It’s been a pretty interesting digital week for my students and me.  After hearing from George Mayo—an eighth grade teacher in Washington DC—through Twitter, our classes connected for a web conference using Skype to talk about a kid-driven effort to raise international awareness about the genocide currently happening in Darfur.

Recognizing that my students were relatively savvy when it comes to digital creation, communication and collaboration, I figured that George’s project would be a good one for us to tackle.  Genocide is an issue that blights our planet—and an issue of passionate interest to middle schoolers who are driven by fairness and justice.

What’s more, George’s project is incredibly approachable!

You see, all he’s asking is that interested participants leave a comment on his Many Voices project blog expressing support for those who suffer at the hands of others on March 6th or 7th.  His kids have even created a series of interesting prompts that readers can reply to.

Leaving a comment on a blog is an infinitely easy activity.  While commenting takes a measure of “know-how,” a good comment can be left in less than five minutes.  Students learn to read and respond to others—and to craft a concise statement expressing their positions on topics of interest.

Interested in participating?

Then check out the blog commenting tip sheet that I use with the students in my classroom:

Tips for Leaving a Good Blog Comment:

The best blogs are truly interactive—with users listening and responding to one another. They are super interesting digital conversations! Highly accomplished commenters are constantly thinking while interacting with others who are leaving comments. They come to the conversation with an open mind, willing to reconsider their own positions—and willing to challenge the notions of others.

Blog commenting requires users to develop the skills that active thinkers bring to any learning experience. Some of the best tips about active thinking have been developed over time by teachers like Kelly Gallagher and Matt Copeland—who have each written books about reading and writing in middle and high schools. They’ve also been developed by an organization called Project CRISS—Creating Independence through Student Owned Strategies.

The following tips for blog commenters are adapted from the collective work of Gallagher, Copeland and Project CRISS:

To be an active blog commenter, start by carefully working your way through the comments that have been left by others. While viewing the comments that have been added by other users, you should:

Gather facts:  Jot down things that are interesting and new to you.

Make Connections:  Relate and compare things you are hearing to things you already know

Ask Questions:  What about the comments that have already been made is confusing to you?  What don’t you understand?  How will you find the answer?  Remember that there will ALWAYS be questions in an active thinker’s mind.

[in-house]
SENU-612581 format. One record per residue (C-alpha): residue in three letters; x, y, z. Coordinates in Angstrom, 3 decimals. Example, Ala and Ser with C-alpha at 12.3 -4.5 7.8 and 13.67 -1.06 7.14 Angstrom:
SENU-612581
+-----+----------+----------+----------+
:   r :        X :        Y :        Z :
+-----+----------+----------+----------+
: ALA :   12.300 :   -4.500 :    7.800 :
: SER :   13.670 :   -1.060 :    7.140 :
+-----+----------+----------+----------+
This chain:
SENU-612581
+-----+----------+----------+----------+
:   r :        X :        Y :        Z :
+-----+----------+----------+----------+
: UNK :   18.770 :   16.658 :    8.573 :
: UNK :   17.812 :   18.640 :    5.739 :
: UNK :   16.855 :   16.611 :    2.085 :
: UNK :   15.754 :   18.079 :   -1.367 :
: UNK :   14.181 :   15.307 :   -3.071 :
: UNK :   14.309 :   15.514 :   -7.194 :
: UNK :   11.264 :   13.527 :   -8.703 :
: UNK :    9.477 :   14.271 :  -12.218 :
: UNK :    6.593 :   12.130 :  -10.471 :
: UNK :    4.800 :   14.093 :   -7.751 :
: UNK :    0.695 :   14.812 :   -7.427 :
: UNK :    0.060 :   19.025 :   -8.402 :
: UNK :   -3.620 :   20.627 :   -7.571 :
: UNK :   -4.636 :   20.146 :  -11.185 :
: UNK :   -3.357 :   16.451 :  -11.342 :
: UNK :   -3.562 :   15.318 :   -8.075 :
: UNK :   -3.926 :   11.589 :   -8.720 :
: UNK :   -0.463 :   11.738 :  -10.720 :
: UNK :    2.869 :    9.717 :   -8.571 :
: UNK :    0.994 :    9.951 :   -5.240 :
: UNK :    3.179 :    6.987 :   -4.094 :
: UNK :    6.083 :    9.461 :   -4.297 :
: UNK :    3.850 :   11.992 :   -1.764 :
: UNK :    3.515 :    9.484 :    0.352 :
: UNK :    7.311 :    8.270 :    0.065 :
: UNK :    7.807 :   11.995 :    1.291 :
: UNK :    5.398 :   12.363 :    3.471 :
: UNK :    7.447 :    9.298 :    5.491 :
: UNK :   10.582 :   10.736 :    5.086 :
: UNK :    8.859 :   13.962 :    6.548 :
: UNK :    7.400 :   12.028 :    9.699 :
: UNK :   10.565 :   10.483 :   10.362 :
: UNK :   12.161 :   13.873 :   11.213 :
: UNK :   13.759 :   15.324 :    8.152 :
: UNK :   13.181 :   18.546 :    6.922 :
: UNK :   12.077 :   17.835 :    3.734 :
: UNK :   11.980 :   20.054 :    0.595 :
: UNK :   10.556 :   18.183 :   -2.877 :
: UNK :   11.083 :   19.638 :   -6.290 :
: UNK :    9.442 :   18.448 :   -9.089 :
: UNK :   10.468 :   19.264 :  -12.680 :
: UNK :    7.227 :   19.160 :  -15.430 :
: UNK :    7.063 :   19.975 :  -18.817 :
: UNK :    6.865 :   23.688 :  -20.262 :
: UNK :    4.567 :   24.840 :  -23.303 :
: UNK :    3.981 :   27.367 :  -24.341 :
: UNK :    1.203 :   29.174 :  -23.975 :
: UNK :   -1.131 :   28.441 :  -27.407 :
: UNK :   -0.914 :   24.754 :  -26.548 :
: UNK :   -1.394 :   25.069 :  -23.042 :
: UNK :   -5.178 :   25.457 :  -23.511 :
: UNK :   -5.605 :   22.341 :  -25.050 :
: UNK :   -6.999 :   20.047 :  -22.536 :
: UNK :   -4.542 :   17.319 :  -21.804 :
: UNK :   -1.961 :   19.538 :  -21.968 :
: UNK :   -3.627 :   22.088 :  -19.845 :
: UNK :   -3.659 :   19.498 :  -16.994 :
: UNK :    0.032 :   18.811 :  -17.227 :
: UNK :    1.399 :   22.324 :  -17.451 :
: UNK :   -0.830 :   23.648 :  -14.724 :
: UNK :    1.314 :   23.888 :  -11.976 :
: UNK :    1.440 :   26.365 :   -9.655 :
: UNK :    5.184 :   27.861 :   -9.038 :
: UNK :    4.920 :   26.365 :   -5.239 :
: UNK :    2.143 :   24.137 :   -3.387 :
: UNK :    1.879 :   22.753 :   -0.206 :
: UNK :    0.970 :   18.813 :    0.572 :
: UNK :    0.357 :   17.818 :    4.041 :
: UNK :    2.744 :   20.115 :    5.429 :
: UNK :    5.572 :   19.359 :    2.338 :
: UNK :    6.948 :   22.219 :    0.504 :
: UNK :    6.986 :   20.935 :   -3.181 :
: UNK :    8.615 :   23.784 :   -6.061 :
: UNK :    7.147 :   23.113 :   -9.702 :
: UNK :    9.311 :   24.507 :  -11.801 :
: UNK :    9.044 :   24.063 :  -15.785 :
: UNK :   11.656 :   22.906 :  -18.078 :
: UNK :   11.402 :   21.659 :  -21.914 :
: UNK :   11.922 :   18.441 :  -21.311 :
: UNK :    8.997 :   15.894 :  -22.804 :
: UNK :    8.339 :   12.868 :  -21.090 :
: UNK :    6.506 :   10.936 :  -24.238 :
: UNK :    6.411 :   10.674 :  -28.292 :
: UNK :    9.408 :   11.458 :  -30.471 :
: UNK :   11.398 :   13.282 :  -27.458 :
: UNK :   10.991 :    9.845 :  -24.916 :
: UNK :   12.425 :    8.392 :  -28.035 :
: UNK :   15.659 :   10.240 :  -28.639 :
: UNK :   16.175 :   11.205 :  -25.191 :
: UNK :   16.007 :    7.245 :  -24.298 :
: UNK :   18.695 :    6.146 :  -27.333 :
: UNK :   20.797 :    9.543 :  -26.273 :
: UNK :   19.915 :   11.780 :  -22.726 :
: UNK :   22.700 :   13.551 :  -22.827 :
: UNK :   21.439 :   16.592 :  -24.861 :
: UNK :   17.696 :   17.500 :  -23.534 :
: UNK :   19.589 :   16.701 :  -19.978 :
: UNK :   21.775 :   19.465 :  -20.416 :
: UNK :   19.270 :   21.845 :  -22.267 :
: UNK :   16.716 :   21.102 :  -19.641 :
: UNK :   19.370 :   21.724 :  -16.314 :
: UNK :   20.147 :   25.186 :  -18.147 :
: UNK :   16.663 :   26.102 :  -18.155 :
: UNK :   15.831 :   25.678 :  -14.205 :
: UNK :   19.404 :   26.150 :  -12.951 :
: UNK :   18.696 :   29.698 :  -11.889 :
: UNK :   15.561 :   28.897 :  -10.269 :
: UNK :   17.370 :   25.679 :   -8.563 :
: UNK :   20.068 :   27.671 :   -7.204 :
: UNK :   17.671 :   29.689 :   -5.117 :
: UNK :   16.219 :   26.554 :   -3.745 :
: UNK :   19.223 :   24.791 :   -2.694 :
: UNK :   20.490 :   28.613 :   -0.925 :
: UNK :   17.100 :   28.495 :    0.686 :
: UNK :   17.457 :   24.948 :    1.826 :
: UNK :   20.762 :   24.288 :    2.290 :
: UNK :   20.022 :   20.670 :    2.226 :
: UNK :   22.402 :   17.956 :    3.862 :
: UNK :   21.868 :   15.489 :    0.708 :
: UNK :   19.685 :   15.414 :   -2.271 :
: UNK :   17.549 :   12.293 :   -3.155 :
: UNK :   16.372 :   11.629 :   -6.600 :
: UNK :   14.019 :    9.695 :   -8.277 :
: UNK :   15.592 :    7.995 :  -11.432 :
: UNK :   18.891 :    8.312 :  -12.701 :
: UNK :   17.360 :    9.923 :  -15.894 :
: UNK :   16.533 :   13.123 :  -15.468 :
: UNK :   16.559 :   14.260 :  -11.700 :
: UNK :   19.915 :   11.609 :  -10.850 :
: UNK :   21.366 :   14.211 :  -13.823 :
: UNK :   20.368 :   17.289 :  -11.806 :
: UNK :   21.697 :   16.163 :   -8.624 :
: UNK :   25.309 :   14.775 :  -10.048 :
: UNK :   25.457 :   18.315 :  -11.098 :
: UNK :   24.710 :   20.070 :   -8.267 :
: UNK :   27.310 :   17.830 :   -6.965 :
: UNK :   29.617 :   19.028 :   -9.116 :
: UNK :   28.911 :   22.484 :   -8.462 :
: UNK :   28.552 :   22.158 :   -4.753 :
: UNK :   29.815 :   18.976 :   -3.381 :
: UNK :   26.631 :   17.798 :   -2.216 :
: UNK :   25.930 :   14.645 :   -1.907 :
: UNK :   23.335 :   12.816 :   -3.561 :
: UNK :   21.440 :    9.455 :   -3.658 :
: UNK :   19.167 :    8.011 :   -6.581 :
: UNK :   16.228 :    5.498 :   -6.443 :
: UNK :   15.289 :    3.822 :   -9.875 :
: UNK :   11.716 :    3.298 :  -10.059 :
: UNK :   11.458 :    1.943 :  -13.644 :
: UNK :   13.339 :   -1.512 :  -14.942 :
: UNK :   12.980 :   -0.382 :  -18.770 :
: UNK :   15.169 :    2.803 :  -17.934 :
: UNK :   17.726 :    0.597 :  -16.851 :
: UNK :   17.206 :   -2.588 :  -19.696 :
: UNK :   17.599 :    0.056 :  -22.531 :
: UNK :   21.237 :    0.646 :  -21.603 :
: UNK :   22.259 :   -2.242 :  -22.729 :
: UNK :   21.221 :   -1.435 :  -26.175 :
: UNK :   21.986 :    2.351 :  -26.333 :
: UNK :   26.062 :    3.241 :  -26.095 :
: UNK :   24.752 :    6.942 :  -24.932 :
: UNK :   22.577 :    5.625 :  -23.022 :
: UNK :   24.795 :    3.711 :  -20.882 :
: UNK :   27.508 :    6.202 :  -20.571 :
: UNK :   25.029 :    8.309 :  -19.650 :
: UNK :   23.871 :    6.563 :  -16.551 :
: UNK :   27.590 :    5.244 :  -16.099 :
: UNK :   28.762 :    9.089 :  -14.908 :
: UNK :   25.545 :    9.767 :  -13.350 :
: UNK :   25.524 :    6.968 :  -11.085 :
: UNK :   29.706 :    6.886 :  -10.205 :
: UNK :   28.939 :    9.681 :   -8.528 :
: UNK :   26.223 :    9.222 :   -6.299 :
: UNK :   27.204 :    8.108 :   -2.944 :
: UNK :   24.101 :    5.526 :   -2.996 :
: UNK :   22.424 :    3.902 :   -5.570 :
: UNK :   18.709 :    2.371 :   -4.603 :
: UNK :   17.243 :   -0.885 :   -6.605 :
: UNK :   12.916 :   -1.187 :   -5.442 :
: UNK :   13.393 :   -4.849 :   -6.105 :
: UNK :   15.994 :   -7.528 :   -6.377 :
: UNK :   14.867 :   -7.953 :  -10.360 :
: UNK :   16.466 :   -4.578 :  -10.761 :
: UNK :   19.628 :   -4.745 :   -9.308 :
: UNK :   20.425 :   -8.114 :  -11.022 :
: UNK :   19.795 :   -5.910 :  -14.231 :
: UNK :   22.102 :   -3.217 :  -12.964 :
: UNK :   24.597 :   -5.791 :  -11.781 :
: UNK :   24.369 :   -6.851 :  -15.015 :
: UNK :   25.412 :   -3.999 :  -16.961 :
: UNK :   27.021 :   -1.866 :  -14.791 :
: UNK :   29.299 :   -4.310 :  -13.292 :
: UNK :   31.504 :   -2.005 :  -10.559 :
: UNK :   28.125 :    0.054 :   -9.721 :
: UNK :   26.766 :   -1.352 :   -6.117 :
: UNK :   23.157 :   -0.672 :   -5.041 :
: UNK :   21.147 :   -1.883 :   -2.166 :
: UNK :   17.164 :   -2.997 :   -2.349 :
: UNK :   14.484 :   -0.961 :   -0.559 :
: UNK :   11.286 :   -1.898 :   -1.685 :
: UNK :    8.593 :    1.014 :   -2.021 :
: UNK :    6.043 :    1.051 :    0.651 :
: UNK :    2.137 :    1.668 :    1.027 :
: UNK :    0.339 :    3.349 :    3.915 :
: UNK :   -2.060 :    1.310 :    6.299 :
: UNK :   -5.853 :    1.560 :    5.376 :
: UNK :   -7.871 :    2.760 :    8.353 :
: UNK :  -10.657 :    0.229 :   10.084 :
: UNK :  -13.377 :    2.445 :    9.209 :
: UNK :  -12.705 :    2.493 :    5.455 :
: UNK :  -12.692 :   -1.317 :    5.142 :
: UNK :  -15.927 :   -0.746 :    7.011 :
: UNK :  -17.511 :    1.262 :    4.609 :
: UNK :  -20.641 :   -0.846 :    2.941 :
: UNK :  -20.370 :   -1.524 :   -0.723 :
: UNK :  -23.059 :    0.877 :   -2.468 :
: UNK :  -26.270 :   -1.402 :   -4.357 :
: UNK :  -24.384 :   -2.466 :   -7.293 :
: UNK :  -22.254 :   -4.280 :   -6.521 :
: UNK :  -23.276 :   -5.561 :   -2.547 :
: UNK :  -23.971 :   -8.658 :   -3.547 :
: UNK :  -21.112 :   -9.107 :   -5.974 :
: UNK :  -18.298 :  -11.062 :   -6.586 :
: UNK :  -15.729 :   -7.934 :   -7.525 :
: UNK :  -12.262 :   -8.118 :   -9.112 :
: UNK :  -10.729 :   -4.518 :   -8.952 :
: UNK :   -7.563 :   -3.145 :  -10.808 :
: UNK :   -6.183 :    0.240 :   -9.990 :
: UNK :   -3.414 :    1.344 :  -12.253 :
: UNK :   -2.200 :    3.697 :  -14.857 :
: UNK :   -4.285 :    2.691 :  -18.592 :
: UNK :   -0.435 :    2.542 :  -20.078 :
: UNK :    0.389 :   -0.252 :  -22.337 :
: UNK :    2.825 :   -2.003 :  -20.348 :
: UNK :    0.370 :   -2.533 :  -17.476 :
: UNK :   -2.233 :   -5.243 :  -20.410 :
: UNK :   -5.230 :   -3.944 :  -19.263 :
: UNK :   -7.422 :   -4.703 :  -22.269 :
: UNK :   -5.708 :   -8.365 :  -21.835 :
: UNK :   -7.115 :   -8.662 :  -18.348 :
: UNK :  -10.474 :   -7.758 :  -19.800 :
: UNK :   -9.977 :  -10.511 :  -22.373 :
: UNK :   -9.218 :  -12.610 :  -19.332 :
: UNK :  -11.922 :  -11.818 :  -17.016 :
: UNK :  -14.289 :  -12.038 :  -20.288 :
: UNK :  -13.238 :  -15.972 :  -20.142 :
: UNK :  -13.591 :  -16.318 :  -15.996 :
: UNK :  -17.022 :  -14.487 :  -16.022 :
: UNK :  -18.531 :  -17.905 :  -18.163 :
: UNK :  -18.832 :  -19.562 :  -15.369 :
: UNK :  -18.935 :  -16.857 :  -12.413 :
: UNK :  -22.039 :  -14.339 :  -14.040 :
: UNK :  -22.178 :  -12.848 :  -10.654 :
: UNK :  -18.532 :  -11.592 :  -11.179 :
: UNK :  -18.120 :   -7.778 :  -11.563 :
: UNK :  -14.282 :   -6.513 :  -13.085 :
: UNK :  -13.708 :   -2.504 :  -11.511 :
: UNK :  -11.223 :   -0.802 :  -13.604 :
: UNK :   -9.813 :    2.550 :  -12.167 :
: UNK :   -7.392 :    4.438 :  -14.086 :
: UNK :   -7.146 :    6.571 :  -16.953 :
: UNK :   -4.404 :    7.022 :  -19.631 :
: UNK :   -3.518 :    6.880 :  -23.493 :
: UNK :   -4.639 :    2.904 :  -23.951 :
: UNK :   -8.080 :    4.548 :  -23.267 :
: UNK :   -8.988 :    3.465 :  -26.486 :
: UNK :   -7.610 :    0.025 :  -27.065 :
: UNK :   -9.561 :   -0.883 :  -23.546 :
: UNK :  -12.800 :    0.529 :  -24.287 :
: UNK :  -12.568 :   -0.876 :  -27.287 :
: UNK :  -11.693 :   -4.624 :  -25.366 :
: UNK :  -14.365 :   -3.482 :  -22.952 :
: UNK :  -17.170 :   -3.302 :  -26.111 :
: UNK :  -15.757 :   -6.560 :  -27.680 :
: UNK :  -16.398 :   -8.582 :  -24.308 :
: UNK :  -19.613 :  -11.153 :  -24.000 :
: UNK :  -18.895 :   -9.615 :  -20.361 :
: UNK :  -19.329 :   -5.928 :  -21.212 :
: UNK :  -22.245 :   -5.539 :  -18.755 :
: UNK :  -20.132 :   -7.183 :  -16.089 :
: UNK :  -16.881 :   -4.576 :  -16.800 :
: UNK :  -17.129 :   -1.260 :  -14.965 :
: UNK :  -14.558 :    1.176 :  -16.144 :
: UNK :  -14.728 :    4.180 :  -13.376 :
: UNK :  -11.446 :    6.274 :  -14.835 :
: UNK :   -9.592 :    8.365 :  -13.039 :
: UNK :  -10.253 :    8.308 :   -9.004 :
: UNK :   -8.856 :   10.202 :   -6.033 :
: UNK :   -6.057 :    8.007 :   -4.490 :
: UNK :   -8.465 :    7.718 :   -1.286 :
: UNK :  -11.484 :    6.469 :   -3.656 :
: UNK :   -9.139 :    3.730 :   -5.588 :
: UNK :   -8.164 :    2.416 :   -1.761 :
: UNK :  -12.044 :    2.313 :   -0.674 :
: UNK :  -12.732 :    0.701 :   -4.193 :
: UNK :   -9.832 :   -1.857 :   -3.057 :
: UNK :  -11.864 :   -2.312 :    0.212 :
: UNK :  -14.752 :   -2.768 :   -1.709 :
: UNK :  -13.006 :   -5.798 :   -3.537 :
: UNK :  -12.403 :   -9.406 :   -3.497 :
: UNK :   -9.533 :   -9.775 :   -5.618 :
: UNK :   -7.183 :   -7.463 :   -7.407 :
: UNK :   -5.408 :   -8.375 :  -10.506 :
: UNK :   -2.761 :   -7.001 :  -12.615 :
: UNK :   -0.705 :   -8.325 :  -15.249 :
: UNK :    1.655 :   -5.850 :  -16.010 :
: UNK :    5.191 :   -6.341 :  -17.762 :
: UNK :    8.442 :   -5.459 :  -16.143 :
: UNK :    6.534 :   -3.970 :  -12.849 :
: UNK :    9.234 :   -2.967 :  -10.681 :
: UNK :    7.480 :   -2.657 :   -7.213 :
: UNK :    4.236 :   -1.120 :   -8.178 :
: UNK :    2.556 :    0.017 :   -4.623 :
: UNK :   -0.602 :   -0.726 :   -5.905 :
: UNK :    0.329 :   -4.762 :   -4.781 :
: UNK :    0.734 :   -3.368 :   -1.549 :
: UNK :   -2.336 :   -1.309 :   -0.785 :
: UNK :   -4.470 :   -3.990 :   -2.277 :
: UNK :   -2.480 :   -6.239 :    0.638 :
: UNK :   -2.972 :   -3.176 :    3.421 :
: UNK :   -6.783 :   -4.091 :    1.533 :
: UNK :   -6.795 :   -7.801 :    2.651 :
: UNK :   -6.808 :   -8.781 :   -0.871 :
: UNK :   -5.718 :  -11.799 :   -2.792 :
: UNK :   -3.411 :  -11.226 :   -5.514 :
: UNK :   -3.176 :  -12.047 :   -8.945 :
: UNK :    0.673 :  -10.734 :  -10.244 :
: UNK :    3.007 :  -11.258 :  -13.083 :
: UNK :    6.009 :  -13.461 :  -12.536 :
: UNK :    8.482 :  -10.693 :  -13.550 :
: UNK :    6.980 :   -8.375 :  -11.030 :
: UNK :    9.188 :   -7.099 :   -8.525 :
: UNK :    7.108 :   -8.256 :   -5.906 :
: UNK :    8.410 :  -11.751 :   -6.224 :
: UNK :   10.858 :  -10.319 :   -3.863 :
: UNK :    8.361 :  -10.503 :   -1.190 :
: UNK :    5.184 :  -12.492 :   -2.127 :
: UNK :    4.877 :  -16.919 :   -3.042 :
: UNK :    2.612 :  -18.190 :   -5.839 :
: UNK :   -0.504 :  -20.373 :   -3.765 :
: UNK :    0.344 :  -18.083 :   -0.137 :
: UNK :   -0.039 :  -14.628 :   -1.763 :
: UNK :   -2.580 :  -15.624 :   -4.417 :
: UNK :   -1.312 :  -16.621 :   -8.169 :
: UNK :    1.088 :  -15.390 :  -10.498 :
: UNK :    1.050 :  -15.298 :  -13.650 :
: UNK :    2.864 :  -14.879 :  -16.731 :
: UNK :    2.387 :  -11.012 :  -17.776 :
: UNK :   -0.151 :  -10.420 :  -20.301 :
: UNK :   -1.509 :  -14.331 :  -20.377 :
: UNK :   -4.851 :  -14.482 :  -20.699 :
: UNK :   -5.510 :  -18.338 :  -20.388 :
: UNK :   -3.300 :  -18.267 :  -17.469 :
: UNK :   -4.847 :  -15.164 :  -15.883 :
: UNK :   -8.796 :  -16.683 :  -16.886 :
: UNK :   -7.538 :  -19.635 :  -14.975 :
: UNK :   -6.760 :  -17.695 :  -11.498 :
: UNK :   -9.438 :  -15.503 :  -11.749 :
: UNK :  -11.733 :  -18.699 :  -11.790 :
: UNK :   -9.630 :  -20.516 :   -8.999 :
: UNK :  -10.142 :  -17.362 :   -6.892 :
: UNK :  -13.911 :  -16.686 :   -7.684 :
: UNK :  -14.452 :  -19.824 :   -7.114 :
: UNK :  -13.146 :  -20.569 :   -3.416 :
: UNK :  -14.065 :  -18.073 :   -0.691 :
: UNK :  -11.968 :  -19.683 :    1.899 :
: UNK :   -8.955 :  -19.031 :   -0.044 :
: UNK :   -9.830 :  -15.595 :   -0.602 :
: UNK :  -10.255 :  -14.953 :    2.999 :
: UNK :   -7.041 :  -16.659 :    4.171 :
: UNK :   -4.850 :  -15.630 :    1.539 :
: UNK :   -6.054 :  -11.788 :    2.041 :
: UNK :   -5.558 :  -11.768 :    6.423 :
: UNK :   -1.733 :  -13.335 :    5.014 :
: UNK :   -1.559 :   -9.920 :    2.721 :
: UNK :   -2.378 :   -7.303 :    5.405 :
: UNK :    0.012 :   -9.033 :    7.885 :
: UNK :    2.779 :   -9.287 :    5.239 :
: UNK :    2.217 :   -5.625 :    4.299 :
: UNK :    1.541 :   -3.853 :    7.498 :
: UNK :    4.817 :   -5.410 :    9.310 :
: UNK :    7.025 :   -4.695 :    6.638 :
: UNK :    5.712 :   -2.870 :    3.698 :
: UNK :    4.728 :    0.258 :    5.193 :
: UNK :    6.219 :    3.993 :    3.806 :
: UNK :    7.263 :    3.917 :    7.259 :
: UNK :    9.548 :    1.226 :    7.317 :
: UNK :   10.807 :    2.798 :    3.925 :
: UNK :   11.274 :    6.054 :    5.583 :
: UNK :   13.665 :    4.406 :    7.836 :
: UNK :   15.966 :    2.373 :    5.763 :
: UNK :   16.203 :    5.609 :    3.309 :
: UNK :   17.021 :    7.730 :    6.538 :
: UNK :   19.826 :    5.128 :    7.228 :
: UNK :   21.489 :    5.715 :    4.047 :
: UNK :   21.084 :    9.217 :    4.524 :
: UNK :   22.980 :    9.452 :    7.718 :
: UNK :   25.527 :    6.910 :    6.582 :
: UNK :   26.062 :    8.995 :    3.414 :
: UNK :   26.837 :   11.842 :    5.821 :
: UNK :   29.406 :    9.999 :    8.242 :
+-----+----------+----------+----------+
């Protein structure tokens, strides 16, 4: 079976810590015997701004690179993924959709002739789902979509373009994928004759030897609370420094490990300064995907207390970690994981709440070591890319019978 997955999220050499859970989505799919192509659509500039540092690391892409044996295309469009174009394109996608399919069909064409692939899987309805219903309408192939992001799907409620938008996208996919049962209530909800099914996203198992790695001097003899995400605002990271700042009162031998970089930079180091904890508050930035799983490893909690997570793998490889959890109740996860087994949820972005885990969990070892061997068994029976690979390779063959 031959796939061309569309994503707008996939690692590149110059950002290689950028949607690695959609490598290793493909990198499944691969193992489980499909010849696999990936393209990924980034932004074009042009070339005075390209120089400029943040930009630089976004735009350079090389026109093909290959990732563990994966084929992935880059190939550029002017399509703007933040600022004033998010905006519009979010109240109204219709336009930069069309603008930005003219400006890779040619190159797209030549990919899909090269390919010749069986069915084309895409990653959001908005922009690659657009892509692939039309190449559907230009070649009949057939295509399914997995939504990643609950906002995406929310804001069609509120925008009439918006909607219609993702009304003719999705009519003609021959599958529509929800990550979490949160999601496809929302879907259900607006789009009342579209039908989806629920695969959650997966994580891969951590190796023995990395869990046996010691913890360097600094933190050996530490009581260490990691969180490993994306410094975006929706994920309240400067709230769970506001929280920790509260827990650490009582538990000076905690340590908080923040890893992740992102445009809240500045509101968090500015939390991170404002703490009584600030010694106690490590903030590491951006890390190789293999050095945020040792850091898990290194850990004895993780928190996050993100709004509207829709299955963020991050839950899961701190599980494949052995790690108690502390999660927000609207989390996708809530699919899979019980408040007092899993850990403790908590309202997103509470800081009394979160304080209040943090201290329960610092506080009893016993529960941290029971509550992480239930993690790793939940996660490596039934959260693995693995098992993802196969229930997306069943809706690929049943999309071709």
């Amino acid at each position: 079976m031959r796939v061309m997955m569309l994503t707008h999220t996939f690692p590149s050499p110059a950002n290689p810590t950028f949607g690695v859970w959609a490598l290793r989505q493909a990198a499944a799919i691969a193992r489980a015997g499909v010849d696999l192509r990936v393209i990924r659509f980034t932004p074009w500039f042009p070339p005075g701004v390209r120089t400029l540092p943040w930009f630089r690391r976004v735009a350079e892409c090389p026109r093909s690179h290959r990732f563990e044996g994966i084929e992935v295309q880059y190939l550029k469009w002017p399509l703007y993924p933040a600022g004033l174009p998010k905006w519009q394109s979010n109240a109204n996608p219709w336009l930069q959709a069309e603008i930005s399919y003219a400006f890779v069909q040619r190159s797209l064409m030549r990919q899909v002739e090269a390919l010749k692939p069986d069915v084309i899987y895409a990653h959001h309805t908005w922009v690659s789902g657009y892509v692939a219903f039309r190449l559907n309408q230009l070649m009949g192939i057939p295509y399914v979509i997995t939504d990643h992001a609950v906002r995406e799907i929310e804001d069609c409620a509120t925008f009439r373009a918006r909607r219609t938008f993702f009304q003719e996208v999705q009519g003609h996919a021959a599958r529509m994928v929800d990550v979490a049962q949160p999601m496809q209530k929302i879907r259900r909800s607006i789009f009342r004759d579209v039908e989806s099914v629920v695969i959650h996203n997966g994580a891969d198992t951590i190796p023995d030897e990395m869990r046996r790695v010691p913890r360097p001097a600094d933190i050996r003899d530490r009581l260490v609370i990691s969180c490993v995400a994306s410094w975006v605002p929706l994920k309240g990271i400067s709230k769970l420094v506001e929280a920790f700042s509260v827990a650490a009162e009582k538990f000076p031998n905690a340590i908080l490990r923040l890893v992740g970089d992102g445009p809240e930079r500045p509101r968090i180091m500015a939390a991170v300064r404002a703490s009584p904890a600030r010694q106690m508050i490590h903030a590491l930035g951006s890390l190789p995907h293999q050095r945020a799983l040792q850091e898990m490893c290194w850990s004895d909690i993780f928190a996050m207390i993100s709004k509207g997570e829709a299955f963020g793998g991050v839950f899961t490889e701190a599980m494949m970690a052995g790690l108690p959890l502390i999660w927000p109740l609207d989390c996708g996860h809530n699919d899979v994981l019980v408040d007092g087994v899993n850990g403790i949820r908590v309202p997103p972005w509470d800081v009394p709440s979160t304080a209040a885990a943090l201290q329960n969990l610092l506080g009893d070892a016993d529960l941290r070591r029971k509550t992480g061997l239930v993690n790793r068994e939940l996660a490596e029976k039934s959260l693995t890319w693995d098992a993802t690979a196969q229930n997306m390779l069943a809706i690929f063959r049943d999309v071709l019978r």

Give Opinions:  Make judgments about what you are viewing and hearing.  Do you agree?  Do you disagree?  Like?  Dislike?  Do you support or oppose anything that you have heard or seen?  Why?

Use the following sentence starters to shape your thoughts and comments while viewing or participating in blog conversations. Comments based on these kinds of statements make blog conversations interactive and engaging.

  • This reminds me of…
  • This is similar to…
  • I wonder…
  • I realized…
  • I noticed…
  • You can relate this to…
  • I’d like to know…
  • I’m surprised that…
  • If I were ________, I would ______________
  • If __________ then ___________
  • Although it seems…
  • I’m not sure that…

While commenting, try to respond directly to other readers. Begin by quoting some part of the comment that you are responding to help other listeners know what it is that has caught your attention. Then, explain your own thinking in a few short sentences. Elaboration is important when you’re trying to make a point. Finally, finish your comment with a question that other listeners can reply to.

Questions help to keep digital conversations going!

When responding to another reader, don’t be afraid to disagree with something that they have said. Challenging the thinking of another reader will help them to reconsider their own thinking—and will force you to explain yours! Just be sure to disagree agreeably—impolite people are rarely influential.

If your thinking gets challenged by another reader in a blog conversation, don’t be offended. Listen to your peers, consider their positions and decide whether or not you agree with them. You might discover that they’ve got good ideas you hadn’t thought about. Either way, be sure to respond—let your challengers know how their ideas have influenced you.

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